Well, in the press info about what’s going to be happening to celebrate The Goon this year, it says that there are going to be some other creators working with you. I don’t know how much you’re able to say about that yet, but is that the first time this has happened?
EP: There have been people who’ve come in before to do smaller things before. Evan Dorkin wrote an issue of The Goon, and we’ve had artists and writers do short stories. But this will be the first time where I turn over the art reigns to another creator for a significant run. We haven’t made the announcement yet of who the first artist is, but I am really excited. I think his style and approach fits The Goon perfectly.
Part of the reason for this is that I am the publisher and I have to make sure this comes out on a timely basis. As much as I have the ideas to do so, and as much as I would like the book to come out several times a month, I can’t do it because I’m not Jack Kirby and I can’t handle that kind of workload and handle the publishing aspect of the company.
To maintain some fluidity with our schedule, I’m going to have other people jump in on The Goon. But I don’t think anyone is going to be disappointed. I’m going to be pretty picky about who gets to touch the book.

HMS: I can imagine that, especially after the years you’ve put into The Goon. Regarding schedule, you’re also not a minimalist artist by any means, and you put a lot of detail on the page. That must take a long time. Have you gotten any faster over time at doing Goon pages?
EP: NO! [Laughs] I’m getting slower with age. I don’t know that I’m necessarily getting slower, but the amount of hours I can spend at the drawing table has changed. I’m 43. I used to stay up and pull all-nighters to get stuff finished, and I just can’t physically do that anymore. It’s diminishing returns, since I won’t be able to function the next day.
HMS: I don’t know that all-nighters are healthy for anyone in comics or elsewhere.
EP: The trade-off is the focus you get with age, and the “patience”, I guess would be the word. To be able to focus and shift my work habits a little and be able to work a little earlier than I used it. It’s been a morning to night schedule of taking care of creating the books and taking care of running the company.

HMS: I want to ask you a little bit about the new series, and the first issue is called “A Ragged Return to Lonely Street”, which is a very telling title. And in the first issue, you actually make a reference to a possible graphic novella coming up. Is there anything you can tell us about it?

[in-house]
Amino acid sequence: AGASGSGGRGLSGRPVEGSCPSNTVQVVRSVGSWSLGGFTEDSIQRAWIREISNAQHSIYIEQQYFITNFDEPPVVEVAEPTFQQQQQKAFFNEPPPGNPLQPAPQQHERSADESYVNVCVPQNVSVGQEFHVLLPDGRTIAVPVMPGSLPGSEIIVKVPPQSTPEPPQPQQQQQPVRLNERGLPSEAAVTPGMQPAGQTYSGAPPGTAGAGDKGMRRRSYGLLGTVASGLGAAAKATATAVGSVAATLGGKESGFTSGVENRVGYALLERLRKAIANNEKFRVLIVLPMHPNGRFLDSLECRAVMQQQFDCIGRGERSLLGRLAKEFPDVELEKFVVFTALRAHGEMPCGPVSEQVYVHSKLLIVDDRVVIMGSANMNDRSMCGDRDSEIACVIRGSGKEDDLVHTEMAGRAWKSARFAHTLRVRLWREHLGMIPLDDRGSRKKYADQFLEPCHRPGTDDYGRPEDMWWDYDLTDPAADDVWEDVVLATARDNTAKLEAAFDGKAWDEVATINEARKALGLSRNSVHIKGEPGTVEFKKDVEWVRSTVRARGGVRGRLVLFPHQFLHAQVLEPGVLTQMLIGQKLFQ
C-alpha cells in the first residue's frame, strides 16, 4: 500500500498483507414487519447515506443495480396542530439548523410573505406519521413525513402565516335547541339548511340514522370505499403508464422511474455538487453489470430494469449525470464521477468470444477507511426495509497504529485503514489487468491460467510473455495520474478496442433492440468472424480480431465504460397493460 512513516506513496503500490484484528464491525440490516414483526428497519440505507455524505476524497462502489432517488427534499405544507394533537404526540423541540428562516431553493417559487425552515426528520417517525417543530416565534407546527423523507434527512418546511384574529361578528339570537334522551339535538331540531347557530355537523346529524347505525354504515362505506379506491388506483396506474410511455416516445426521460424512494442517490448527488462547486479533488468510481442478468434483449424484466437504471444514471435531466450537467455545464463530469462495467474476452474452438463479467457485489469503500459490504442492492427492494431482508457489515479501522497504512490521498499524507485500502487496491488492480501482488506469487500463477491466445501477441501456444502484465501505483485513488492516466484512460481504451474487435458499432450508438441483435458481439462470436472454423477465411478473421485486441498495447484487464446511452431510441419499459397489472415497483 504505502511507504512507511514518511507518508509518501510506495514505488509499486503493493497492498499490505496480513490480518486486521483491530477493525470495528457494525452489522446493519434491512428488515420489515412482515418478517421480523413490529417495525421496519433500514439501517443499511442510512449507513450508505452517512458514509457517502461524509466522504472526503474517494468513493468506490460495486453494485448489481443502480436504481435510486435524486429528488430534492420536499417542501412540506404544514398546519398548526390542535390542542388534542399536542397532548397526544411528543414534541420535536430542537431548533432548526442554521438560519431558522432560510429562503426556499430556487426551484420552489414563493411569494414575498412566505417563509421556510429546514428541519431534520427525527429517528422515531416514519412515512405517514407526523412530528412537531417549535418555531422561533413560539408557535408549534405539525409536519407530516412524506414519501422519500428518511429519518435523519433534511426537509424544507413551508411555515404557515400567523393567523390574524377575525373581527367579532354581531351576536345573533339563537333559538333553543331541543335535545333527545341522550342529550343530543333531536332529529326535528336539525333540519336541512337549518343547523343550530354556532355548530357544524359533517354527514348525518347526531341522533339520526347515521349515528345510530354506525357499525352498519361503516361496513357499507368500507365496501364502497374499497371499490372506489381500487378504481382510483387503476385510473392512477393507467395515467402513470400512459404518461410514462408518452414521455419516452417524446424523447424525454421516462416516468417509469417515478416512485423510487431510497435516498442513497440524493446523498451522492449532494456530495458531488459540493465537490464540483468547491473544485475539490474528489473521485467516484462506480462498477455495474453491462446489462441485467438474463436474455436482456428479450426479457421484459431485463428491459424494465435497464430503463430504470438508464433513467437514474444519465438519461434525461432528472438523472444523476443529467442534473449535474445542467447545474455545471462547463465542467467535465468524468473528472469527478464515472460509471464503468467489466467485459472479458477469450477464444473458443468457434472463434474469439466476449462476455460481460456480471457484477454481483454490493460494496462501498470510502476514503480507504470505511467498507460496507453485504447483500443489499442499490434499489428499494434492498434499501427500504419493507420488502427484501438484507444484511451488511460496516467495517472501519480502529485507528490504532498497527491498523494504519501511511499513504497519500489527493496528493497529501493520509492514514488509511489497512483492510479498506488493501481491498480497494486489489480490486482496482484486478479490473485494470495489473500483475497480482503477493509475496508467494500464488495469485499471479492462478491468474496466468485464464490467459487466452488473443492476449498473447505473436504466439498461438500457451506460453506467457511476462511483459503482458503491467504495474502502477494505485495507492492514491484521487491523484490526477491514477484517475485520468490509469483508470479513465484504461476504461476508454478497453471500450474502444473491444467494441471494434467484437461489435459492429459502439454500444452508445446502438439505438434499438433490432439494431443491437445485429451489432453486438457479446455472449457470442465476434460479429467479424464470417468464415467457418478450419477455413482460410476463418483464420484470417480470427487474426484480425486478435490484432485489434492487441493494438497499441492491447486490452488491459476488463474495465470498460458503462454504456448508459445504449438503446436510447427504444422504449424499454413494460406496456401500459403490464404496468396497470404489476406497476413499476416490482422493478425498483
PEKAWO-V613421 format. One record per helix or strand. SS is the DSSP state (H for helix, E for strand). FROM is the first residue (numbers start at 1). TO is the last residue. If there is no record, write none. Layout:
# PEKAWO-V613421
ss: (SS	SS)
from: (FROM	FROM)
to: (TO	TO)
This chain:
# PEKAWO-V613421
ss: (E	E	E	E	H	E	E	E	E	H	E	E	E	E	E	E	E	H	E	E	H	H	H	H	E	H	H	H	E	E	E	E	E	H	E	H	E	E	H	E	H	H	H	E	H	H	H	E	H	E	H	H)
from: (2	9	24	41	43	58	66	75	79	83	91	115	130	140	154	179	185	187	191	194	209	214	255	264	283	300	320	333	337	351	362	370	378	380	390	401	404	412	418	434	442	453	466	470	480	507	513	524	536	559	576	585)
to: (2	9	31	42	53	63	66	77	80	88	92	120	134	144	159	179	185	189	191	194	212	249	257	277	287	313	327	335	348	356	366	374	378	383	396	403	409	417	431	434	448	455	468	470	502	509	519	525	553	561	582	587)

EP: Yes, when I ended the last mini-series, I had the idea to do this really pulpy story. I didn’t know if I was going to do it as a series, or a graphic novel. I was still trying to figure out what it was going to become. I wanted to do a really Doc Savage, pulpy take on The Goon and some other characters. It was going to be called “The Lords of Misery”. And that was supposed to take place between then and the upcoming anniversary. But unfortunately, my schedule just didn’t work out that way. I had some unforeseen complications on a book that led to juggling things a little, so I had to push it back. Then it didn’t seem right to put out a Goon side-project on the 20th Anniversary. It seemed more appropriate to put out its own series and then come back to the project. But I didn’t want to leave anyone hanging, so I make reference to it in the first issue. We’ll be telling that story pretty soon.
HMS: Awesome! That sounds great. Well, you mentioned earlier that you wanted to bring a dark sense of humor to the new series that reached back to the roots of The Goon. Looking through the first issue, I definitely see that, since horror and death are part of the first issue.
But, there’s an energy there, and a kind of exuberance there, too. You clearly enjoyed drawing these traditional horror characters we see in the first issue. I enjoyed reading them, certainly. Is it tricky handling the subject of death in a way that’s funny? Or is that something you’ve always found natural to you?
EP: Yeah, I have a morbid sense of humor. I think it’s very funny. I don’t know if that’s a defense mechanism, something I grew up with. Maybe it’s one of those things where if you don’t laugh, you’d cry. I don’t know that I really think about how to juggle that. It’s always just an instinct thing. If something strikes me as funny, I kind of go with it. The fact that so much of the humor is wrapped around death or dark themes speaks to my own sense of humor.
HMS: I think it’s definitely something people need, now more than ever. Best of luck with the celebration party and all the books coming out this year, including the Omnibus!

Thanks so much to Eric Powell for talking to us at such length about the return of The Goon.
Catch up with Eric on his massive tour, listed above!
Check out Olly MacNamee’s review of issue #1 of the new Goon series right here.